Can we always trust the statistics we read?
While perhaps not strictly demography, his latest article in The Telegraph is also an interesting critique of how widely circulated and believed statistics can turn out to be quite wrong. He points out in his opinion piece yesterday the fairly shocking news that the image of the Magdalene laundries in Ireland promoted by the media has been found to be quite false:
Who will care for Ireland’s elderly?
Ireland is the latest country to recognise and tackle the problems of an aging population head on. On Thursday last week a research report was released which considers what the future demand for care will be from the ever increasing elderly population in both Northern Ireland and the Republic of Ireland.
Luck of the (growing) Irish
After being hit hard by the GFC and the bursting of a massive property bubble, you would think that the Irish would be pessimistic about the future. Bu the latest census figures for the Irish republic show that the Irish are still extremely confident – so confident that they are prepared to bring more and more Irish babies into the world.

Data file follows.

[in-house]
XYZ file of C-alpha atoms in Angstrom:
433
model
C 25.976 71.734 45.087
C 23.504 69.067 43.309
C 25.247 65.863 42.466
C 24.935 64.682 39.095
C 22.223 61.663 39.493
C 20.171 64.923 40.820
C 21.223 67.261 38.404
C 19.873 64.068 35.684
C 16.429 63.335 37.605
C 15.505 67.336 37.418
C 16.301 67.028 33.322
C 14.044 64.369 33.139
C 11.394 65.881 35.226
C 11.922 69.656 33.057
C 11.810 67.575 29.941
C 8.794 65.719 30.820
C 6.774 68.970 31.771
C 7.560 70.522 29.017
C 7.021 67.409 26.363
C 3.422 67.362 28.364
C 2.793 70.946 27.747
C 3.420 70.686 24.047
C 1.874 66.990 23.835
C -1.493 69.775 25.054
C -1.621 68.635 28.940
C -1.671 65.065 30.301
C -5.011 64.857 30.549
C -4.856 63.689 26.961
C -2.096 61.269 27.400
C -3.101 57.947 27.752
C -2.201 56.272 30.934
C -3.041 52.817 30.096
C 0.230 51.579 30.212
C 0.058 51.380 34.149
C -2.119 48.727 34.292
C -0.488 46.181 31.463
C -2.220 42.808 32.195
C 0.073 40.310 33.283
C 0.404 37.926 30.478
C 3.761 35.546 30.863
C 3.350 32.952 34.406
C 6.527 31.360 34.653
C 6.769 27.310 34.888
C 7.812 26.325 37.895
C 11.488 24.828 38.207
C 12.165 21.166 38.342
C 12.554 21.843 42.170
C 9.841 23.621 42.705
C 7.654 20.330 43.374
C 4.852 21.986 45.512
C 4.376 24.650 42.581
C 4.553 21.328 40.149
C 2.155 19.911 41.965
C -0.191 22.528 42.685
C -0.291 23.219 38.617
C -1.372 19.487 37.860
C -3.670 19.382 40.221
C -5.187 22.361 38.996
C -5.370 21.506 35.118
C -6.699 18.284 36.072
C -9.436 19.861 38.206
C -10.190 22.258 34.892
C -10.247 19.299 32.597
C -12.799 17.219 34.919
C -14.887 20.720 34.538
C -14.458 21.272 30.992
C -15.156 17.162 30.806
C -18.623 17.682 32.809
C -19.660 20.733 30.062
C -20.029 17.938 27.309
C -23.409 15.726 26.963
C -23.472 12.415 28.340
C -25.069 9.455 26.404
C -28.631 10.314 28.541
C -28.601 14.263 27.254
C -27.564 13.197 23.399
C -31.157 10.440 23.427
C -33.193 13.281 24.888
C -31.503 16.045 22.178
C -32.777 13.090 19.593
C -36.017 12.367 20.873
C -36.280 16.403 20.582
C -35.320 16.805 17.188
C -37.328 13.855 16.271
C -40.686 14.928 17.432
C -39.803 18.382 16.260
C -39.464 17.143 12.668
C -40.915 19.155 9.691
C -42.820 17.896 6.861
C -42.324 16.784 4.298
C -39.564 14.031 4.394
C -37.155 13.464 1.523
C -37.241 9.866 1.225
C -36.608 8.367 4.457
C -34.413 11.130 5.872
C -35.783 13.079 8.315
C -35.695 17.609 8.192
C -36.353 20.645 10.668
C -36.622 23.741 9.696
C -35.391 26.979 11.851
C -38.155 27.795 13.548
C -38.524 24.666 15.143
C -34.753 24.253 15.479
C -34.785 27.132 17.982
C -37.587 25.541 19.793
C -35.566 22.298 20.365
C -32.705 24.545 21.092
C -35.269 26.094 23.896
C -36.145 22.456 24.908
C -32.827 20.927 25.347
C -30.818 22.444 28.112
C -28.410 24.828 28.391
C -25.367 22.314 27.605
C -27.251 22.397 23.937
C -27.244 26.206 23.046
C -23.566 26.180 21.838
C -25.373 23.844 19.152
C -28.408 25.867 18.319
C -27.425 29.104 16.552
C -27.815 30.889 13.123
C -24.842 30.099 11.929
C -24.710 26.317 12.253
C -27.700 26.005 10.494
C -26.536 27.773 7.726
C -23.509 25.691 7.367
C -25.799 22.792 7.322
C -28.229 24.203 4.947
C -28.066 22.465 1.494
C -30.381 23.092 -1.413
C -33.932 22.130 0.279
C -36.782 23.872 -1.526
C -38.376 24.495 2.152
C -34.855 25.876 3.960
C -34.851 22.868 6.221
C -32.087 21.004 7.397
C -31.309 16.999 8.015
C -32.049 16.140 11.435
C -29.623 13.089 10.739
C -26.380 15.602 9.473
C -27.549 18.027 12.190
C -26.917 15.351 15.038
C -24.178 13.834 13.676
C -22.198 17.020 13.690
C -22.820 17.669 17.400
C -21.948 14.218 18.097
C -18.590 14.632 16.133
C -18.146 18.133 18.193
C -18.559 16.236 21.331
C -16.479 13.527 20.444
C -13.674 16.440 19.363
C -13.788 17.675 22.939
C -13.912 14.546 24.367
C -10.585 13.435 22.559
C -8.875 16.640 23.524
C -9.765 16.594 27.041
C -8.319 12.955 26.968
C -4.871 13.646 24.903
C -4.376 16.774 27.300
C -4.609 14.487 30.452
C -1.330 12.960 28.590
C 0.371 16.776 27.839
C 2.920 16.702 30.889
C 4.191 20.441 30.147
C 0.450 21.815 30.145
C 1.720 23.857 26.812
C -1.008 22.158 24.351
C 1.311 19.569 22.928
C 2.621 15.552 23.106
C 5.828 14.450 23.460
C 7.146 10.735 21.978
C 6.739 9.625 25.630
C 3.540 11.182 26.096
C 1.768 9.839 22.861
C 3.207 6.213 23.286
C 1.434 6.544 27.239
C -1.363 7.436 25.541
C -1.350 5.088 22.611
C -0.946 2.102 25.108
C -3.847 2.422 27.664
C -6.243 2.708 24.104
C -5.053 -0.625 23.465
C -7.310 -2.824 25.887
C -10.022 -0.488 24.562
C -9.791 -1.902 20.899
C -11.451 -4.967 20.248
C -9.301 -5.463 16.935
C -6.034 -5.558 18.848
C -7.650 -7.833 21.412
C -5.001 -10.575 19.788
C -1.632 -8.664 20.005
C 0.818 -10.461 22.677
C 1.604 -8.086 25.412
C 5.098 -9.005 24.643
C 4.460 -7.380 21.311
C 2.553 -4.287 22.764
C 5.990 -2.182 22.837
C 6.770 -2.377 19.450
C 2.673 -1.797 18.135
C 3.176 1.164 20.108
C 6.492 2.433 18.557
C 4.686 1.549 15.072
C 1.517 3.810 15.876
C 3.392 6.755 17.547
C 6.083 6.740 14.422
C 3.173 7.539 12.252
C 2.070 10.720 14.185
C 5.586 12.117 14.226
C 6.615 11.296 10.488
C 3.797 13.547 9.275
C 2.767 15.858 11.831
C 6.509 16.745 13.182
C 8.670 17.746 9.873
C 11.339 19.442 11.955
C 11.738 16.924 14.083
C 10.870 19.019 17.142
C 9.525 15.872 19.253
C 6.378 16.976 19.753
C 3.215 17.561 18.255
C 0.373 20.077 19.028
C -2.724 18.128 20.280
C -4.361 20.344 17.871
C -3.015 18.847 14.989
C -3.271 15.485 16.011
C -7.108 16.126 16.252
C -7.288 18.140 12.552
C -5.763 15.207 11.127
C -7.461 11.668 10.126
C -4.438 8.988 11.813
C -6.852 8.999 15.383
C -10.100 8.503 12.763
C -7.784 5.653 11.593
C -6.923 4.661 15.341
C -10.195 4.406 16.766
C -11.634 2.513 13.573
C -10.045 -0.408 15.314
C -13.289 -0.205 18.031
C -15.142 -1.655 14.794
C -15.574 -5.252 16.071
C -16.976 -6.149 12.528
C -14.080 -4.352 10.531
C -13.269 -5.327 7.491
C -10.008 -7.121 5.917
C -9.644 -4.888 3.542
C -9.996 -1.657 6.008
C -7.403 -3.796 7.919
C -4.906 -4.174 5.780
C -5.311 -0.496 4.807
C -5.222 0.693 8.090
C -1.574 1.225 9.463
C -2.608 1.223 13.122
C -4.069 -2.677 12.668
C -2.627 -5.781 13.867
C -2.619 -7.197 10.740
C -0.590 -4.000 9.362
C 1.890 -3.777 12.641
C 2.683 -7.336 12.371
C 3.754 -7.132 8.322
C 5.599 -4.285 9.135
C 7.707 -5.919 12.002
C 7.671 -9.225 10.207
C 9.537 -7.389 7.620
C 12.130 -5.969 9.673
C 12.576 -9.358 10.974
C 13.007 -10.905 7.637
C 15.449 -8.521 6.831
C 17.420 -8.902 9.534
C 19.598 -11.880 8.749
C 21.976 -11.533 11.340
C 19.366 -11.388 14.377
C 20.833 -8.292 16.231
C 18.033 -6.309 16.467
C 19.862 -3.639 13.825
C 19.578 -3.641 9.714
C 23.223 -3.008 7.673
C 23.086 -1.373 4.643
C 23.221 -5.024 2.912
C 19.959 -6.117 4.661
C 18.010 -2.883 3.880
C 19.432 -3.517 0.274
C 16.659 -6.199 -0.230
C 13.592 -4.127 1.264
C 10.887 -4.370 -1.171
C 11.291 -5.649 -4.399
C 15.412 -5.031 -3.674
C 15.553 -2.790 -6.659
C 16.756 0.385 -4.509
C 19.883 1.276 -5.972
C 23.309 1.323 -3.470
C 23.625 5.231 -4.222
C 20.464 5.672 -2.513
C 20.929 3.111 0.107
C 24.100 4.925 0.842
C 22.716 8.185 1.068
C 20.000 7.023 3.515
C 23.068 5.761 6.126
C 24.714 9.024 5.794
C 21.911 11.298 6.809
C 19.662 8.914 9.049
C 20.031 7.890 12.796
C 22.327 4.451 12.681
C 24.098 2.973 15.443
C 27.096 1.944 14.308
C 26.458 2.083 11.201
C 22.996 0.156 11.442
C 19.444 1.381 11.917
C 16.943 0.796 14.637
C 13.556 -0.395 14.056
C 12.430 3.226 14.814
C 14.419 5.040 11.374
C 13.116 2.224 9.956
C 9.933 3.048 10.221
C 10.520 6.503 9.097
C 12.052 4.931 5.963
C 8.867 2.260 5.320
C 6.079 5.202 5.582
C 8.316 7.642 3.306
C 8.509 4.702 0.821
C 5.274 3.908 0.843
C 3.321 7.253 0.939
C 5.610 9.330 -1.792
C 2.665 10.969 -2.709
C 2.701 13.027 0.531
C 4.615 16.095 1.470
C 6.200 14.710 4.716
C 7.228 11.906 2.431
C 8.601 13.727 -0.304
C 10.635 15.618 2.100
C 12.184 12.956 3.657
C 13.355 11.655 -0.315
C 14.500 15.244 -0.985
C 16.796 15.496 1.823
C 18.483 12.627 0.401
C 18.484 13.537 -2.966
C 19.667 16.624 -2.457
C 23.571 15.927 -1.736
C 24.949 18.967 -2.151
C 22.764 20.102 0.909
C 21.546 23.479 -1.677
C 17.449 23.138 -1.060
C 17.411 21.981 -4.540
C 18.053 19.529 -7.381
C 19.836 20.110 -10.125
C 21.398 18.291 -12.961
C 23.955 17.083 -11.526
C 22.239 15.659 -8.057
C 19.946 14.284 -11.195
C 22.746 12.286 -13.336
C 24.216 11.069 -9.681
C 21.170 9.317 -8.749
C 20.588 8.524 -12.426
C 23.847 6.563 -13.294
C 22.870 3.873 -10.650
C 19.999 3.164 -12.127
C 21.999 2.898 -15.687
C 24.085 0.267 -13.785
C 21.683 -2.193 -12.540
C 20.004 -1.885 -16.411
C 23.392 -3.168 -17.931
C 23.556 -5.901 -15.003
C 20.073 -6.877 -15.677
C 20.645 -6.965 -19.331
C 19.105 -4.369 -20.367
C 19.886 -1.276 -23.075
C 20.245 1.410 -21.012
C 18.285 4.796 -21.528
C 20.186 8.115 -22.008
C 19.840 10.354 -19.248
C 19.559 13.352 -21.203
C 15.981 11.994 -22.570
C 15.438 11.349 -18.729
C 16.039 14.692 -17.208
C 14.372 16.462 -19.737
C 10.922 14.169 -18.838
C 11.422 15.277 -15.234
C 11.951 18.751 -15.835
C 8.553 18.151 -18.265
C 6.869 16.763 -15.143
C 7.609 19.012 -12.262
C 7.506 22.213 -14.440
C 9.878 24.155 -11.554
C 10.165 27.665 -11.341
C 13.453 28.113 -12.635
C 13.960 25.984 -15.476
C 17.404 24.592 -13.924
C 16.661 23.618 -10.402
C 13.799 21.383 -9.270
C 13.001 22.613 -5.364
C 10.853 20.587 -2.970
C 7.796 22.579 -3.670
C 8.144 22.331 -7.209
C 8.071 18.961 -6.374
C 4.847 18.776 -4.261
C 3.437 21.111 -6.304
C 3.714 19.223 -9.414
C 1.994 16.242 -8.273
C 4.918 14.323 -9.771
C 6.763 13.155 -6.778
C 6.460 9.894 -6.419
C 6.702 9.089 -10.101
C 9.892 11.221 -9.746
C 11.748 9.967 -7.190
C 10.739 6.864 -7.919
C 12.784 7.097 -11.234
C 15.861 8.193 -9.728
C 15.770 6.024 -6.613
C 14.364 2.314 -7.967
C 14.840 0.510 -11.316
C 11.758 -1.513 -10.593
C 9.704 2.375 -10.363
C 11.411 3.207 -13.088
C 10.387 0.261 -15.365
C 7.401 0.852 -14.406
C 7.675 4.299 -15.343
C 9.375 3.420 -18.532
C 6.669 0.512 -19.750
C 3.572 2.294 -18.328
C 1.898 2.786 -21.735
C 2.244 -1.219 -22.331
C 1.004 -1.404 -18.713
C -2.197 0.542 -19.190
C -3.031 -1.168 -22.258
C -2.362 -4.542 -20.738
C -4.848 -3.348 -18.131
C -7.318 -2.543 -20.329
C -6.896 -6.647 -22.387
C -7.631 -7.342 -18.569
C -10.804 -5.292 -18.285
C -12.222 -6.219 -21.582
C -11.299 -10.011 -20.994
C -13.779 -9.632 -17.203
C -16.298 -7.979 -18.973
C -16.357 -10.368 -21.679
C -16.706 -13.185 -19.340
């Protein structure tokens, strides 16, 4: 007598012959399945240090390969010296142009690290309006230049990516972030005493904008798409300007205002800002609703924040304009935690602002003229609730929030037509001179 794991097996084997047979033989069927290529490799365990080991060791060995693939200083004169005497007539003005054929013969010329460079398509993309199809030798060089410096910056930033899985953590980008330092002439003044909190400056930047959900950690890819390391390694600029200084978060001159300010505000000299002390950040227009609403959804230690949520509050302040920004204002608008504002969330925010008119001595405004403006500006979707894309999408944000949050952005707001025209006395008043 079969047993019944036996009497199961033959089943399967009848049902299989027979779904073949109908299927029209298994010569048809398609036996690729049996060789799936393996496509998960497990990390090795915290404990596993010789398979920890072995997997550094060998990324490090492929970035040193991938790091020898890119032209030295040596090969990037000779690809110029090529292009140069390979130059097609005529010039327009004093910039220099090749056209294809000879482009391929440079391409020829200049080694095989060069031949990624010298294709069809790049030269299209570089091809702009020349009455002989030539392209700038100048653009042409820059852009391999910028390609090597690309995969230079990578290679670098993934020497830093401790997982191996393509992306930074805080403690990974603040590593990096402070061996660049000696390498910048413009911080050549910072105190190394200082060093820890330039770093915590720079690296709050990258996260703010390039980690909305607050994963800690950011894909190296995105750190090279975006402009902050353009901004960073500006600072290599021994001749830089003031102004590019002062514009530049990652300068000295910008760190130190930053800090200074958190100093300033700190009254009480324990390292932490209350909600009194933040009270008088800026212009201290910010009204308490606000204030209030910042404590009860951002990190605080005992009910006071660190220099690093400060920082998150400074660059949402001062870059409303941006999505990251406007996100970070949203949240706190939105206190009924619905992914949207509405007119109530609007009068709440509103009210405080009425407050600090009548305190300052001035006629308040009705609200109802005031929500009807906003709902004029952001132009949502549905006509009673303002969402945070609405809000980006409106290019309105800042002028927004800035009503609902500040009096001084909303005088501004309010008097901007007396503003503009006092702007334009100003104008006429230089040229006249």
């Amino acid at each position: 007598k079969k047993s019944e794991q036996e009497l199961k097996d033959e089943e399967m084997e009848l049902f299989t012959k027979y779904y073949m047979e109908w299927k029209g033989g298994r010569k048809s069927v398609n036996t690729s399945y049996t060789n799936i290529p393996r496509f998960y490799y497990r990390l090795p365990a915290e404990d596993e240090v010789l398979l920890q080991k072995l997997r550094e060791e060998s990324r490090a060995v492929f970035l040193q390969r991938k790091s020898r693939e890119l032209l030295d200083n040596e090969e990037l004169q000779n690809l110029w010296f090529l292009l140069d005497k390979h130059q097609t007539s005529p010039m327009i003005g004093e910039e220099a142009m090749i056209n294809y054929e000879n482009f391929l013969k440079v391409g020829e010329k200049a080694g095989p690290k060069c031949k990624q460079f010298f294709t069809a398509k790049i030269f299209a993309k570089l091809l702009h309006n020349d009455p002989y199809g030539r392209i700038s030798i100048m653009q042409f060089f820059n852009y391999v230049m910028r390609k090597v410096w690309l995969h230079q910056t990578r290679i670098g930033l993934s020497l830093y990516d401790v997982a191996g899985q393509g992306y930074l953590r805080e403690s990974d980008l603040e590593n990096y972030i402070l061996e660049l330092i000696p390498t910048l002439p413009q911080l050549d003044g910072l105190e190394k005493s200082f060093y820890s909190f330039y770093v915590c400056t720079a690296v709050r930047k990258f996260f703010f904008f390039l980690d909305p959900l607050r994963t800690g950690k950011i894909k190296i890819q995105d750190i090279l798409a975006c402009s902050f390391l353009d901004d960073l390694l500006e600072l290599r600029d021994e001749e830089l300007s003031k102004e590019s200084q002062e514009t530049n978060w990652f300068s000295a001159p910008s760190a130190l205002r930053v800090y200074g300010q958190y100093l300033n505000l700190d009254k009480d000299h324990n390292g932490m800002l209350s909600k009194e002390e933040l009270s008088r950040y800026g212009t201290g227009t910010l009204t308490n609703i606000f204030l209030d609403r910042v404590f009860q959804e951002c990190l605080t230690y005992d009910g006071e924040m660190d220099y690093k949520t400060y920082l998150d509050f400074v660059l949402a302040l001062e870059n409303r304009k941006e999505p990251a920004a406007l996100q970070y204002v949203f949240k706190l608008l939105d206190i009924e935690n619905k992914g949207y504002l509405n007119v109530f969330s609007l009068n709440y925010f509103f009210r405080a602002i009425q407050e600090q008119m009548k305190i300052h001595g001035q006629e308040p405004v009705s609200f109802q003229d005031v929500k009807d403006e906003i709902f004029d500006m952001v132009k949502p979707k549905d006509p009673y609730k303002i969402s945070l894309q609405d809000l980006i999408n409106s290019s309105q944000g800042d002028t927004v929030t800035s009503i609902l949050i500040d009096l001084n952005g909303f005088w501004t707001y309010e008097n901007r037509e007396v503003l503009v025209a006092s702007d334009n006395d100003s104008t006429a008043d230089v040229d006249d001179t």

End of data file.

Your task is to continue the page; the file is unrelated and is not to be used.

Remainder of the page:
Demographic conference in Ireland to debate global issues
The International Association for Official Statistics (IAOS) biennial conference this month is on "The Demography of Ageing and Official Statistics". The conference will include discussion of the extent and characteristics of population ageing and its impact on all aspects of social and economic policy across the World.
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World Health Organisation,
religion in public square,
The Rhema Project,
Sir Andrew Green,
New Zealand, Rugby,
University College London,
child restriction policy,
Rugby World Cup,
United States Elections,
Syria civil war,